"Experience, go through things, then create..."

“When I make a song I use all my energy,” explains vocalist Bakar, from his home in Camden. His debut mixtape ‘BADKID’, which dropped earlier this year, lives up to that claim - channelling the ramshackle, punkish energy of his home borough. A whirlpool of lethargic xan-rap, indie rock and nu-rave, it balances reflective moments with a Bloc Party- esque, claustrophobic urgency.

“Sometimes when I leave the studio I’m musically and emotionally drained,” he continues. “I can’t be there every single day, I get bored. I need to live life. I think time outside the studio is just as valuable, I’ve learnt that.”

A lifelong hip-hop fan, he experienced something of a musical awakening at the age of 14, when his mum sent him away to boarding school in Surrey “for just being a cunt.” There, he discovered the Popworld-championed indie bands making waves at that time, in part thanks to a friend whose brother would burn mix-CDs for the pair.

“Arctic Monkeys, Bloc Party, the nu-rave kind of era too. Hadouken were out,” he recalls. “That was my entry point and I just loved everything around it. I guess as a teenager I gravitated towards sub-cultures. When I think back to some of the records that made me a bit more informed, for instance hearing ‘By The Way’ by Chili Peppers, that just made sense to me because I was like, ‘Oh, he’s rapping anyway.’”

- - -

- - -

By the time GCSEs came around, he was hitting up as many festivals as he could, seeing everyone from Rage Against The Machine to Jay-Z. A decade on, he’s starting to play them himself. “I’ve never been to Glastonbury with a ticket,” he says, laughing. “I’ve been four times and every time I’ve been I’ve climbed over or found some way to get in. And pretty much every time I’ve been there I’m just selling drugs. So when I go to play, for my friends - I’m talking about like 80 people my age group, not just from North London, that really did this festival thing - it will be such a big thing to see one of our own on stage.”

Having done a few smaller shows this summer - notably at Amsterdam’s Appelsap, an incubator for hotly tipped hip-hop acts - he is currently developing his live craft. “I think at first I was running out and playing a bunch of tunes in a really garage band way,” he says. “But now it’s a bit more thought out. It’s still really raggo; I know there’s gonna be a transition point from us just tearing these songs to absolute fucking shreds to trying to work out how I make them sound as big as I can.”

- - -

It might start from a conversation or it might just happen randomly...

- - -

Part of the allure of Bakar’s music is the twisting instrumentals, which, in the mould of contemporaries like Travis Scott, Kendrick Lamar and Kojey Radical, sound perfectly crafted to his vocals, rather than bolted together. These are the product of a tight collaboration with a single producer, Zach Nahome, from neighbouring Highgate - although their paths only crossed when they were connected by a mutual friend from America.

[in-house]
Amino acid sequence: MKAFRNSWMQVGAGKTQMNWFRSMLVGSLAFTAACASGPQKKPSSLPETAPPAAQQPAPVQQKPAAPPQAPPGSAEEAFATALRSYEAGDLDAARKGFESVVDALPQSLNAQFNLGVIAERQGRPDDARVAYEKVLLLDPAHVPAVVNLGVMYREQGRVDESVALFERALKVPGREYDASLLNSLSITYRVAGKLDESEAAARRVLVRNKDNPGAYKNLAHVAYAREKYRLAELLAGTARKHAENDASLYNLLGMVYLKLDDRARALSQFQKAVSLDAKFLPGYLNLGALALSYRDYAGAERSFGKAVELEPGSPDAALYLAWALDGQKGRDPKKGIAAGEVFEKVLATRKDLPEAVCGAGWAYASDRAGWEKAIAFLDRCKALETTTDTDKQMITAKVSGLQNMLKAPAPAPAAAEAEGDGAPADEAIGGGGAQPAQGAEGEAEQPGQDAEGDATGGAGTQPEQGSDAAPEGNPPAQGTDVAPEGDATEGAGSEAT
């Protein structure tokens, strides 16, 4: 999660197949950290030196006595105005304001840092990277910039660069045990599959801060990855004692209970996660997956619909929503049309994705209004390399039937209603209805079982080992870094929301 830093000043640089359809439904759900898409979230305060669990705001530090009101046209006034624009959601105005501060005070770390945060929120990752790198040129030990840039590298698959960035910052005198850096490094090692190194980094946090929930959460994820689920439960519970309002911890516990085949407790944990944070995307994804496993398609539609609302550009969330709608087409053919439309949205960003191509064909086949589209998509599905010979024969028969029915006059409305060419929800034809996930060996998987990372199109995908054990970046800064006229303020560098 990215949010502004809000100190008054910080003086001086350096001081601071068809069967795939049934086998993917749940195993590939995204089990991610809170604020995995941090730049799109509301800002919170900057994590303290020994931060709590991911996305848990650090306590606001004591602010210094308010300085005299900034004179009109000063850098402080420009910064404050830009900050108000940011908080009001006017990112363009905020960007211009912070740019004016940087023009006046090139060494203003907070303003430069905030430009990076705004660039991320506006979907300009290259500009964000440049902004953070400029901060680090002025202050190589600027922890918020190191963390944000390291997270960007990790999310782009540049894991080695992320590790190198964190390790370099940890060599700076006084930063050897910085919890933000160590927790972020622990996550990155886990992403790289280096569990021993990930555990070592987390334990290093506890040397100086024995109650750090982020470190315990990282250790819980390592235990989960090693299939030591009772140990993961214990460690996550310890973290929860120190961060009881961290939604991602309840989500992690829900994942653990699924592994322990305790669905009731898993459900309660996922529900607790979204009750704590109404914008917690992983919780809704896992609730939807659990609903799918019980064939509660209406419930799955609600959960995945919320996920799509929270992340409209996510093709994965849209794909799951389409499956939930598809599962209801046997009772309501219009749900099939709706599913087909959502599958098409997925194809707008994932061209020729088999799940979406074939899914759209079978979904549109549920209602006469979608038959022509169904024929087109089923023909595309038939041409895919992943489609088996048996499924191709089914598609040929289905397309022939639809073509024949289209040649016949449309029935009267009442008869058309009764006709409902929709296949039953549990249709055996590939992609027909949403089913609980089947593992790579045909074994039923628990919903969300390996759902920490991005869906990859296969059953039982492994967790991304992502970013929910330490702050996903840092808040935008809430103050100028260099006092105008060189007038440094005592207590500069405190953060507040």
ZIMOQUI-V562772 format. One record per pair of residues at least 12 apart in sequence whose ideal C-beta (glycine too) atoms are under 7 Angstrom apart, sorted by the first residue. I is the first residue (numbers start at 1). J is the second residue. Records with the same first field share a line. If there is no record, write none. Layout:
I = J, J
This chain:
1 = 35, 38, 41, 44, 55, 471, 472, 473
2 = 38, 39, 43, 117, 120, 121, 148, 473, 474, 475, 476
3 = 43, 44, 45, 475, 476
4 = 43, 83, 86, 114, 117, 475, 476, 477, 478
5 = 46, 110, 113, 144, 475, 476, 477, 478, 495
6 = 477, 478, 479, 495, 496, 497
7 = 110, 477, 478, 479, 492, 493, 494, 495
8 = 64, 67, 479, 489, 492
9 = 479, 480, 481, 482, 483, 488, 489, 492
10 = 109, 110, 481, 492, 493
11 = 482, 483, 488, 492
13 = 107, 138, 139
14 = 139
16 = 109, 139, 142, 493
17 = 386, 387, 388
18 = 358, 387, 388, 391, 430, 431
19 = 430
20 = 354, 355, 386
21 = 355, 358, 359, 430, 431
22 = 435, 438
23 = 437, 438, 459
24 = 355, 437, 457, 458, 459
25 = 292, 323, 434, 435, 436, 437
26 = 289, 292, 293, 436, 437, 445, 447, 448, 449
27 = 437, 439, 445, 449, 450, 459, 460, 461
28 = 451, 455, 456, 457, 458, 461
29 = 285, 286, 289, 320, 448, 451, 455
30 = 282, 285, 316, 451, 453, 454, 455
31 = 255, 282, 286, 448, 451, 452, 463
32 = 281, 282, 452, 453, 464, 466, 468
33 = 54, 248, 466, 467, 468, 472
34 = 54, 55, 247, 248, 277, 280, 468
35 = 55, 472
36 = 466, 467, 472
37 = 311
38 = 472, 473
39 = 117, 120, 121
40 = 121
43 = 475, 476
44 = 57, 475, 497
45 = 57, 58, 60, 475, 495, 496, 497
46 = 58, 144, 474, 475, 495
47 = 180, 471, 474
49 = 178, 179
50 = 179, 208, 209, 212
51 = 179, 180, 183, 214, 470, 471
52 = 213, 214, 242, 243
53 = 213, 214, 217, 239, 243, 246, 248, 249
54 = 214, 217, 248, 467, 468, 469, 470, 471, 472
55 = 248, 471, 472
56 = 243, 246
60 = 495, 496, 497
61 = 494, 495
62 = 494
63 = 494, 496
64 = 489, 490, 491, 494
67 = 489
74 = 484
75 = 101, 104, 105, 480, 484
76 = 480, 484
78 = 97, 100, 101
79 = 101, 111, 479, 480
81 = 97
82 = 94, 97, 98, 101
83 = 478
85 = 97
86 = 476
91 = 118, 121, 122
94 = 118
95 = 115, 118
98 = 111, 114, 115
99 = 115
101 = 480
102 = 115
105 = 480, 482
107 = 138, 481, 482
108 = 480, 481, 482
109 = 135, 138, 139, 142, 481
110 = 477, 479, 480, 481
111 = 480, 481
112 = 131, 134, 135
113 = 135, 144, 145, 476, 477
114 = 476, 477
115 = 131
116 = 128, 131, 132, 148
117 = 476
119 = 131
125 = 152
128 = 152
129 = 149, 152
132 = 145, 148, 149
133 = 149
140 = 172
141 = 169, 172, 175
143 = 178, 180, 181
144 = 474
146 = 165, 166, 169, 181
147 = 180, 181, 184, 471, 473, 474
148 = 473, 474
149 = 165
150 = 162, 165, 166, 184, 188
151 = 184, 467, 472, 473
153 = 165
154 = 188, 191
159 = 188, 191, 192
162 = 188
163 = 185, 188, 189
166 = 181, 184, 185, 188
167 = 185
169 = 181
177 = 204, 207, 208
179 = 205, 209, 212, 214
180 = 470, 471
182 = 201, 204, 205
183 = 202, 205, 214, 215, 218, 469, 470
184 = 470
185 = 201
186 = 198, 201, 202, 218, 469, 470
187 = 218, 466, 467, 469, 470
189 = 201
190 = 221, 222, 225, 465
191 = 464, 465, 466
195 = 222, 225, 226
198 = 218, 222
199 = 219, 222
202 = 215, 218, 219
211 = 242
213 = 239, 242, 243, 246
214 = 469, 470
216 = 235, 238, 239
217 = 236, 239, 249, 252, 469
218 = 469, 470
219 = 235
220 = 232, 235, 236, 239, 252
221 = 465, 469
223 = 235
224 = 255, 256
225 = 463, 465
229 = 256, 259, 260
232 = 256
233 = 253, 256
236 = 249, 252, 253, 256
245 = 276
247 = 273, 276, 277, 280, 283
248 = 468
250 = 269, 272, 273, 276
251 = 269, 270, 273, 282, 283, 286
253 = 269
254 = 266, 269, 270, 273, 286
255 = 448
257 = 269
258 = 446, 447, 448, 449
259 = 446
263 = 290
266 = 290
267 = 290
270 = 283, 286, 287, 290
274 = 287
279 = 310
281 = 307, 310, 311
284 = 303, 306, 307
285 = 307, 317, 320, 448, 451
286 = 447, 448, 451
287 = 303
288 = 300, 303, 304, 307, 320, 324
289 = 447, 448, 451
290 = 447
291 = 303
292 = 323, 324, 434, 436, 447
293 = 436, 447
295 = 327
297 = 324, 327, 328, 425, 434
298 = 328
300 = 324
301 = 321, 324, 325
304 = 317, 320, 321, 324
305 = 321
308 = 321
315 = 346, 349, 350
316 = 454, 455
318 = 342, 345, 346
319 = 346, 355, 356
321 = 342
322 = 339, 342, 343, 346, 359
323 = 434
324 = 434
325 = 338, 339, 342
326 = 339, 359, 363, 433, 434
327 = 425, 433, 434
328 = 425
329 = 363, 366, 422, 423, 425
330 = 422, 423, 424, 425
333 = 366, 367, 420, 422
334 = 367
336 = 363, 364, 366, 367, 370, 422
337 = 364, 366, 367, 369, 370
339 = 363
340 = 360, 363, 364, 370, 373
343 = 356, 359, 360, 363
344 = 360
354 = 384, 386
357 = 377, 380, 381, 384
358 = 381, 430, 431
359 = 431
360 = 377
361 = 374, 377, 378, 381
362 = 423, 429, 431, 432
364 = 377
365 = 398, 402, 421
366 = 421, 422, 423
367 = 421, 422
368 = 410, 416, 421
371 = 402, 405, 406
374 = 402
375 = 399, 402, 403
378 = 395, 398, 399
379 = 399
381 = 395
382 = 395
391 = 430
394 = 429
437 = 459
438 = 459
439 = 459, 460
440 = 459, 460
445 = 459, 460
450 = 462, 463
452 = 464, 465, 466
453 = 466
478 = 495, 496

“Right at the start Zach had a batch of beats and I was like, ‘Oh my God, this guy has the sound,’” Bakar remembers of their first meeting. “But more so nowadays I’ll be there with him and we’ll start something together, it might start from a conversation or it might just happen randomly. Being the kind of artist that doesn’t really shackle myself to one genre, I needed someone across the board who could do what I wanted to do, but do it at a high level.”

- - -

- -  -

Having close friends who “speak the same language,” and who he can bounce ideas off, is vital, he explains. “Sometimes I show him a song and he hates it. You need that. It’s not like some ultimate kindredship. I think he’s more opinionated; he really knows what he likes and what he doesn’t like. I’m a bit more unsure.”

A touchstone for both Bakar and Zach during the making of ‘BADKID’ was Gorillaz’ ‘Demon Days’. “That’s just one album I remember thinking, ‘Wouldn’t it be great to try and go in this direction,’” he says. “I loved that there were songs on that album that went massive, but it was actually a crazy concept album. It also had these moments where it proper connected.”

- - -

I’ve never been to Glastonbury with a ticket!

- - -

So, after several “births and re-births” ‘BADKID’ was released online in May, and Bakar’s name is now on the lips of luminaries ranging from Elton John to Skepta. “I’m about to go on tour in America in January,” he reveals. “I wanted ‘BADKID’ to make us play worldwide, which is exactly what it’s enabling us to do.”

But while he’s happy to have proven himself, he doesn’t want to become complacent. “I think pressure is important. I always put pressure on myself to make better songs that connect more,” he admits. “It took me a year to make. I just needed to live life, go through things; it’ll be the same with whatever I do next - experience, go through things, then create. I know if I do that, I will make another excellent body of work.”

- - -

- - -

Words: Alex McFadyen
Photography: Liam Hart
Fashion: Beatriz Maues

Join us on Vero, as we get under the skin of global cultural happenings. Follow Clash Magazine as we skip merrily between clubs, concerts, interviews and photo shoots. Get backstage sneak peeks and a true view into our world as the fun and games unfold.

Buy Clash Magazine


Follow Clash: